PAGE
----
Fate of the World Review

Fate of the World

Simulation games always seem like a simple proposition. They let us control a habitat in any fashion we choose. In exchange, we give up interaction. You’re an overlord. You tilt and influence, but you never ARE the people in the games. It’s not an interdependent relationship; you just direct the events around them. And when you play games like that for so long, you start considering the idea of the game in the realm of actual life. You have to. You have to come back to reality at some point.

For example, Roller Coaster Tycoon was my creed as a kid. So it’d be ungrateful to say all I got from playing that game religiously was “Man, Six Flags could use more balloon stands. THEY MAKE KIDS SO HAPPY!” Just like it’d be untrue if I said all The Sims taught me was poor buying habits. Games like this, like SimCity, push for something more. They make us answer questions about ourselves. If we had the tools to build and create, how would we do it? If we could play God, how would we craft our little ecosystems?

This is the question Fate of the World: Tipping Point presents, albeit from the 400,000 foot view. The world has been laid in front of the player, and it’s not doing so well. The Earth is in paralyzing disarray thanks to escalating environmental concerns. Polar icecaps are melting. Ocean tides are on the rise. Something called a Hypercane ravages parts of Asia. In the wake of this, the world unites behind the Global Environmental Organization (GEO). As its new CEO, effectively immediately, you must save the world.

Spectacular premise aside, Fate of the World‘s gameplay is pretty uneventful. You’ll DO plenty, but you really won’t play. You’ll work. To start, a three dimensional model of the Earth is yours for the spinning. Various menus are splayed across the screen, granting access to charts, graphs and news reports regarding each nation. Recruiters of the GEO are dispersed in each area of the world. Essentially, the recruits are just a way of humanizing the games dated, unenthusiastic card system. 1 recruit = 1 card to be played for that nation.

fate of the world

The cards are used to solve problems conveyed through the news reports for each nation. Environmental cards solve irrigation problems, farming issues and the like. Political cards stifle any resistance groups that emerge. And so on. With a game this vast, creating a simple system of play is necessary. But ending up with something that feels so uninspired and lethargic is just a shame. Eventually, it devolves into a matching game. “Which card will solve a top soil issue is North Africa?” Only one way to find out…

After you choose your card, you hit the go button and watch several years jump past in a few seconds. Emission and population stats rise and fall with each pass and the game gives you updates on what nations are doing well and which are not. Check the news reports one more time, see which nations are crumbling and play some more cards

The challenge comes from costs. Your funds are limited and cards are expensive, as are recruits. So choosing which issues to deal with first is where the strategy comes in. You can also use the Stat Telemetry menu to collect/study information. The menu gives you an ornate amount of data such as emission statistics, HDI readings, resource consumption, climate impacts, and so on. This labyrinth of data is meant to show you how the cards you play influence global trends, displaying graphs for each set of data. Unfortunately, even with constant checking, I found little use for them. Most would just escalate regardless of my actions.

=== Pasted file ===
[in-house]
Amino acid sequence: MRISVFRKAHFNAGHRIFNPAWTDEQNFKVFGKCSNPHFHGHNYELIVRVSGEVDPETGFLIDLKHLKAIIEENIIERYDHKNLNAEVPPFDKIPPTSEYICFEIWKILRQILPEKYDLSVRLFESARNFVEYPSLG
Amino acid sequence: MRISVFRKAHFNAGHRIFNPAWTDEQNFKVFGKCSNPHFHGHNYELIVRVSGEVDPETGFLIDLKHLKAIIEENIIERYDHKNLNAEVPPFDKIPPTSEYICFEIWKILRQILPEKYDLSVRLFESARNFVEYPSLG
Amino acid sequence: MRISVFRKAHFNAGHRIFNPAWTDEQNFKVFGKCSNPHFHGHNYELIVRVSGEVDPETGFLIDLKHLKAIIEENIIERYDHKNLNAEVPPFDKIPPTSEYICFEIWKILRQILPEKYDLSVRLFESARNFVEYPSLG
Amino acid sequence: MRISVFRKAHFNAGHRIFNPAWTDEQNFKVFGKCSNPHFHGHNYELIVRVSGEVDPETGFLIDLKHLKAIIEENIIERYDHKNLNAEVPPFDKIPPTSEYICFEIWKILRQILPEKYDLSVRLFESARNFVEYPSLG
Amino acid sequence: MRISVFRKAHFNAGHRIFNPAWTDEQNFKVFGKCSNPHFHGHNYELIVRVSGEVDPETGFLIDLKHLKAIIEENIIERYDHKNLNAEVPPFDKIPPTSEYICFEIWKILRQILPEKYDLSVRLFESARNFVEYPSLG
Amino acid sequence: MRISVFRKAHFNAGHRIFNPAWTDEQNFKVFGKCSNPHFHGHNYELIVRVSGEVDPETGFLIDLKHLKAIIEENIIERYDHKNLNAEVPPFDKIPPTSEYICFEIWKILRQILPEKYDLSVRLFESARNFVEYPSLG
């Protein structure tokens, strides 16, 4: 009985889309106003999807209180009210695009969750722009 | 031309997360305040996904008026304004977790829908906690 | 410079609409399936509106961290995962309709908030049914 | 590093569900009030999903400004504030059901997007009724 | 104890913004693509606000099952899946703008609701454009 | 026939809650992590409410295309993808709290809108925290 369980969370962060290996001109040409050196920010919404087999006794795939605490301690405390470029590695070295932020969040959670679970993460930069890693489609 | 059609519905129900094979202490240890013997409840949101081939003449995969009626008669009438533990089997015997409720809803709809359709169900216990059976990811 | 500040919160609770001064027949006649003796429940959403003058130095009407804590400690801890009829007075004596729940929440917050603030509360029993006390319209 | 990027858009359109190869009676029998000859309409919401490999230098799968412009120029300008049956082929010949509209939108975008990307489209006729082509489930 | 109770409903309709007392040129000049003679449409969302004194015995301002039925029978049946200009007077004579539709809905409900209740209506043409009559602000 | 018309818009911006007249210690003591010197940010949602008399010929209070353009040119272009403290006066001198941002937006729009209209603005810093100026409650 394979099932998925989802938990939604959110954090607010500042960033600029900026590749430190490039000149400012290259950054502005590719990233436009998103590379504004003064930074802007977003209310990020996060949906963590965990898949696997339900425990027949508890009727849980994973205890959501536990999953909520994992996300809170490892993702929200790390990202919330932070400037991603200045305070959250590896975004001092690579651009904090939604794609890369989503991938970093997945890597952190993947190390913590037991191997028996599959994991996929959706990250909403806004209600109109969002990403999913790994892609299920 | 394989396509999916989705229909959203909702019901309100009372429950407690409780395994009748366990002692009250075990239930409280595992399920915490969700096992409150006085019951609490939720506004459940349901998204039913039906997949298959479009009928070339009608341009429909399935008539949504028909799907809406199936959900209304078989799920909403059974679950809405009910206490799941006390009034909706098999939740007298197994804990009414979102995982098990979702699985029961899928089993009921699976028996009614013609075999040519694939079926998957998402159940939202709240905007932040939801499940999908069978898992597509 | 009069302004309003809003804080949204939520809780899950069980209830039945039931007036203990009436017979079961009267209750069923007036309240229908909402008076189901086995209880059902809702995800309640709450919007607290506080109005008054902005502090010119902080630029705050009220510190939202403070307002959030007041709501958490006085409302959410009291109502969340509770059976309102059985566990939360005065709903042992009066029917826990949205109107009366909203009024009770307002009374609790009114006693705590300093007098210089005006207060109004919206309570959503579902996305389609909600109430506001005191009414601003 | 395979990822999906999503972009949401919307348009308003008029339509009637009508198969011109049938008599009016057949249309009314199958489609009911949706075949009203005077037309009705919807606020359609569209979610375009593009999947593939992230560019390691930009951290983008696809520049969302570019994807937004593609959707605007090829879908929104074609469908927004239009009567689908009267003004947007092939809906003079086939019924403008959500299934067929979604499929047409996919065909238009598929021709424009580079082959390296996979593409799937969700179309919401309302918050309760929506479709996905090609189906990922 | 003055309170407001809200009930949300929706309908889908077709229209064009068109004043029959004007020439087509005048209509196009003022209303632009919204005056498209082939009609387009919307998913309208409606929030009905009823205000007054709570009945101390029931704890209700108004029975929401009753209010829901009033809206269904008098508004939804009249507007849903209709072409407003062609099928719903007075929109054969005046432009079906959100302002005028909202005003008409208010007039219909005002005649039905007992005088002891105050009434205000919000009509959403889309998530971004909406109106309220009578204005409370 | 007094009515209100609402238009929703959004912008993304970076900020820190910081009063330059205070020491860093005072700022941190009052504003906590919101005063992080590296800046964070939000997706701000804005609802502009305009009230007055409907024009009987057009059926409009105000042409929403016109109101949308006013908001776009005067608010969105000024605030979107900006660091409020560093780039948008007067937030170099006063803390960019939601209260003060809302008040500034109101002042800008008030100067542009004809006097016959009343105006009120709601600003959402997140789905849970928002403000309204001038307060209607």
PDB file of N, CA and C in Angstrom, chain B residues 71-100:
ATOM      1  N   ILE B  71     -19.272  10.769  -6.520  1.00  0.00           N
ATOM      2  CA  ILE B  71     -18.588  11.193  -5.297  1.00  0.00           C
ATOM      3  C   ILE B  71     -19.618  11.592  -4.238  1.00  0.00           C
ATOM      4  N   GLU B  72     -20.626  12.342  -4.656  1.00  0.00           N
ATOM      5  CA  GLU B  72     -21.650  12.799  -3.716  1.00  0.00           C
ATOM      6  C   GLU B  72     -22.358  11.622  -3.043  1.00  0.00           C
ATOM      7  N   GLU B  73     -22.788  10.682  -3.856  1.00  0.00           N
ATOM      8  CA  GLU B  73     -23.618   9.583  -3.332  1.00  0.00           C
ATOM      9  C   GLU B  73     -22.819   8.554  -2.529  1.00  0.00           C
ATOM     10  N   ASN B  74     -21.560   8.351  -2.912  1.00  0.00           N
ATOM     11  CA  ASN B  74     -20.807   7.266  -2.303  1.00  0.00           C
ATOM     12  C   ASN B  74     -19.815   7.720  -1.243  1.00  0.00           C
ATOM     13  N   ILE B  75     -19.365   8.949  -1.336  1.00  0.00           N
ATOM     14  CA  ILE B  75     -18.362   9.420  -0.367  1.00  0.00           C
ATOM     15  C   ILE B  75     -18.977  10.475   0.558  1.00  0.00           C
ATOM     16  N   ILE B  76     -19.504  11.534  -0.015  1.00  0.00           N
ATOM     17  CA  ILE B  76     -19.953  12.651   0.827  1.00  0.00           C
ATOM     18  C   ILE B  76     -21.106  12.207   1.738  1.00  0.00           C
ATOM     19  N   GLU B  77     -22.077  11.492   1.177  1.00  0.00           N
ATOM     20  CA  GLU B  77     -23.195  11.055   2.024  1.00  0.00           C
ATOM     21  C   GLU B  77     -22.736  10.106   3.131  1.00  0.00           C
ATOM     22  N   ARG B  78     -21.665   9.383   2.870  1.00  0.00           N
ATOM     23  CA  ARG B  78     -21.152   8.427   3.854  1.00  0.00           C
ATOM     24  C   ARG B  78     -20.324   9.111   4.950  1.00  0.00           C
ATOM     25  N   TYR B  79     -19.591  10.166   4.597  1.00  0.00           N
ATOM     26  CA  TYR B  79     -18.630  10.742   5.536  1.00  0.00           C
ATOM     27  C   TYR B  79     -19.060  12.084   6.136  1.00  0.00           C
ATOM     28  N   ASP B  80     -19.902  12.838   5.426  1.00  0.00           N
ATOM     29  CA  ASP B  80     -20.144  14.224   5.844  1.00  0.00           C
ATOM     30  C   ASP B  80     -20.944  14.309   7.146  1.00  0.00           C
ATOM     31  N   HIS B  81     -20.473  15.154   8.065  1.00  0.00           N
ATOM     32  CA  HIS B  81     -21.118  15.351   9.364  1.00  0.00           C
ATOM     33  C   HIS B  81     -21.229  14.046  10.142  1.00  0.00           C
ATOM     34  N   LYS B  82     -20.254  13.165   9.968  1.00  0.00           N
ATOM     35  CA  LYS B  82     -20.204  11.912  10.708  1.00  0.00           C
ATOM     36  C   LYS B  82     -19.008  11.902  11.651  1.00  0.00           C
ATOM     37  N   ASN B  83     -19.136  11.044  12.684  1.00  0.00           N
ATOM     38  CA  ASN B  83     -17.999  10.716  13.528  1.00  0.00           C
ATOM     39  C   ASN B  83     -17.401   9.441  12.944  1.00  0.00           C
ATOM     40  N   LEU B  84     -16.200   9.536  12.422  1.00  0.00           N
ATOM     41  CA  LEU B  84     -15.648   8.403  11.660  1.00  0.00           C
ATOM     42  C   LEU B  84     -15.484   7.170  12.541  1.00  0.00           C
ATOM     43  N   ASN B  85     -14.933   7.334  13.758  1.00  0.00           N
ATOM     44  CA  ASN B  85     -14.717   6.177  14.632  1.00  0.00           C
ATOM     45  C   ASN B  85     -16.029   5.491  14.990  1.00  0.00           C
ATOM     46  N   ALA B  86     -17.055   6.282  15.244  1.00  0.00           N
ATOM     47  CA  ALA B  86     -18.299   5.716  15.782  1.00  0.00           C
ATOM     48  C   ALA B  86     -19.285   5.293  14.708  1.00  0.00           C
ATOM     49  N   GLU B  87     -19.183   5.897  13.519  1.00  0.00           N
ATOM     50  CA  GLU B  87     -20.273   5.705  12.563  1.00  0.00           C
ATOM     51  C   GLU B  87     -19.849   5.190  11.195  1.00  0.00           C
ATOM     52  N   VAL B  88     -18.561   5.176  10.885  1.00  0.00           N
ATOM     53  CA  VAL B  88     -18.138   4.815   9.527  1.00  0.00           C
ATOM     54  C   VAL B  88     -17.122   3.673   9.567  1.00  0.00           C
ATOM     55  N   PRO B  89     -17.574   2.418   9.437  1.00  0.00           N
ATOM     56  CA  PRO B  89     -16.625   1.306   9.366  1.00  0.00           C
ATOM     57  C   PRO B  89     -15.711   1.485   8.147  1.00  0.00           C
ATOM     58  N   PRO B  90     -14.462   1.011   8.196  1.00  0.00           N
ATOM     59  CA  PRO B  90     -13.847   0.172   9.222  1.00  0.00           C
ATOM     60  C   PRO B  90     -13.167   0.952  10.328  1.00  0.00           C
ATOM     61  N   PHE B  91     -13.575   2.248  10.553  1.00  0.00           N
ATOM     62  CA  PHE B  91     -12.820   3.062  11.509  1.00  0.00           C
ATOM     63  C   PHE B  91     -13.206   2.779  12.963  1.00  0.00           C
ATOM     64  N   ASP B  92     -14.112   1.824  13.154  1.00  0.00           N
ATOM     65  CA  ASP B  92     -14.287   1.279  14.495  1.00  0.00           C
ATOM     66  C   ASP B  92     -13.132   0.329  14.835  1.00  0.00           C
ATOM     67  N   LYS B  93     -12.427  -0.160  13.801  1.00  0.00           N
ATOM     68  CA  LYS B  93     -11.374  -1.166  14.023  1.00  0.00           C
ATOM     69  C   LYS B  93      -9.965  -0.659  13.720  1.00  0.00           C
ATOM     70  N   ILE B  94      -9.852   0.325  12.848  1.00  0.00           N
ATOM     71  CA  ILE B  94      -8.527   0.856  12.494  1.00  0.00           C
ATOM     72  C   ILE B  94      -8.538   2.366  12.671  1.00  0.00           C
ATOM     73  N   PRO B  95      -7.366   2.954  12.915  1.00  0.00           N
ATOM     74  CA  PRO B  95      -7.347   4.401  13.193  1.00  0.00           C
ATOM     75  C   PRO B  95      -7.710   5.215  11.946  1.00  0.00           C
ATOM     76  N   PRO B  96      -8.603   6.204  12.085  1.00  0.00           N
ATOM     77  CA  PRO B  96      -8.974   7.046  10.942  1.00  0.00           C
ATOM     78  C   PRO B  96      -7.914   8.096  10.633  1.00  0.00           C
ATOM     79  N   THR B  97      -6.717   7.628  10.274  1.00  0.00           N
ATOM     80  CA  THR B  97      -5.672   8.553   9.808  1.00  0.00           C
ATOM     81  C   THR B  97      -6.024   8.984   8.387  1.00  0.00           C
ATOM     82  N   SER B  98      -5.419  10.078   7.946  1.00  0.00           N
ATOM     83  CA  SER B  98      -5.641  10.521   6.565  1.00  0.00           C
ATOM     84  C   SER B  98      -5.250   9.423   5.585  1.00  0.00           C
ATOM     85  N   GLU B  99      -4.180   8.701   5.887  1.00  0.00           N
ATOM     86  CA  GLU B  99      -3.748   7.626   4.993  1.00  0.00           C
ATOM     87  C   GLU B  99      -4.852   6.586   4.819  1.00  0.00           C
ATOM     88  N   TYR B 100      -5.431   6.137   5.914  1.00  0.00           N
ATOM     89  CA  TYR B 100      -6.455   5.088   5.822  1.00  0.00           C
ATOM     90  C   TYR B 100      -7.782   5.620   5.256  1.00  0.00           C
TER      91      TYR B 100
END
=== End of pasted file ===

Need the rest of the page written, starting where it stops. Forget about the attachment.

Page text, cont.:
Having so much data becomes overwhelming. The developers seemed to know that going in, as they provided an in-game encyclopedia for reference. If players should have questions about what “El Nino” or “TckTckTck” is, this list of Earth science vocabulary words will provide the answers. Fate of the World is meant for the studious, because only those with the patience to explore the game’s seemingly endless stream of data will be able to apply it effectively.

There are several different missions when you start with scenarios and goals to complete, which is quite a challenge. It may seem simple to “Reach the year 2XXX” at first, but with end of each turn comes another heap of problems. I must have played the first mission a handful of times and was never able to meet the single, primary objective.
Hell, there’s even one mission where your goal is to destroy the world. I thought, “Perfect, something I’ve been doing effortlessly from the start, despite my best efforts. This should be easy.” Nope. I couldn’t even win when my goal was to screw things up.

Fate of the World: Tipping Point urges players to think politically, economically, globally. Its underlying theme of green awareness doesn’t blare loudly into the megaphone, thankfully. Taking the helm as world leader can only be so interesting when your overlordiness is spent from the heavens. As I said before, these types of games are often focused on a lonely construct. Fate of the World‘s zoomed out view only amplifies it. There are no cities to build and govern the way you’d like. No households to furnish or families to uniquely mold. No amusement parks to imagine and take for a ride. There’s just the Earth and your deck of cards.


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Author: Greg Galiffa View all posts by
Greg Galiffa is an Associate Editor at GamerNode. He's also an apologist for the first TMNT film. You can follow him on Twitter @greggaliffa

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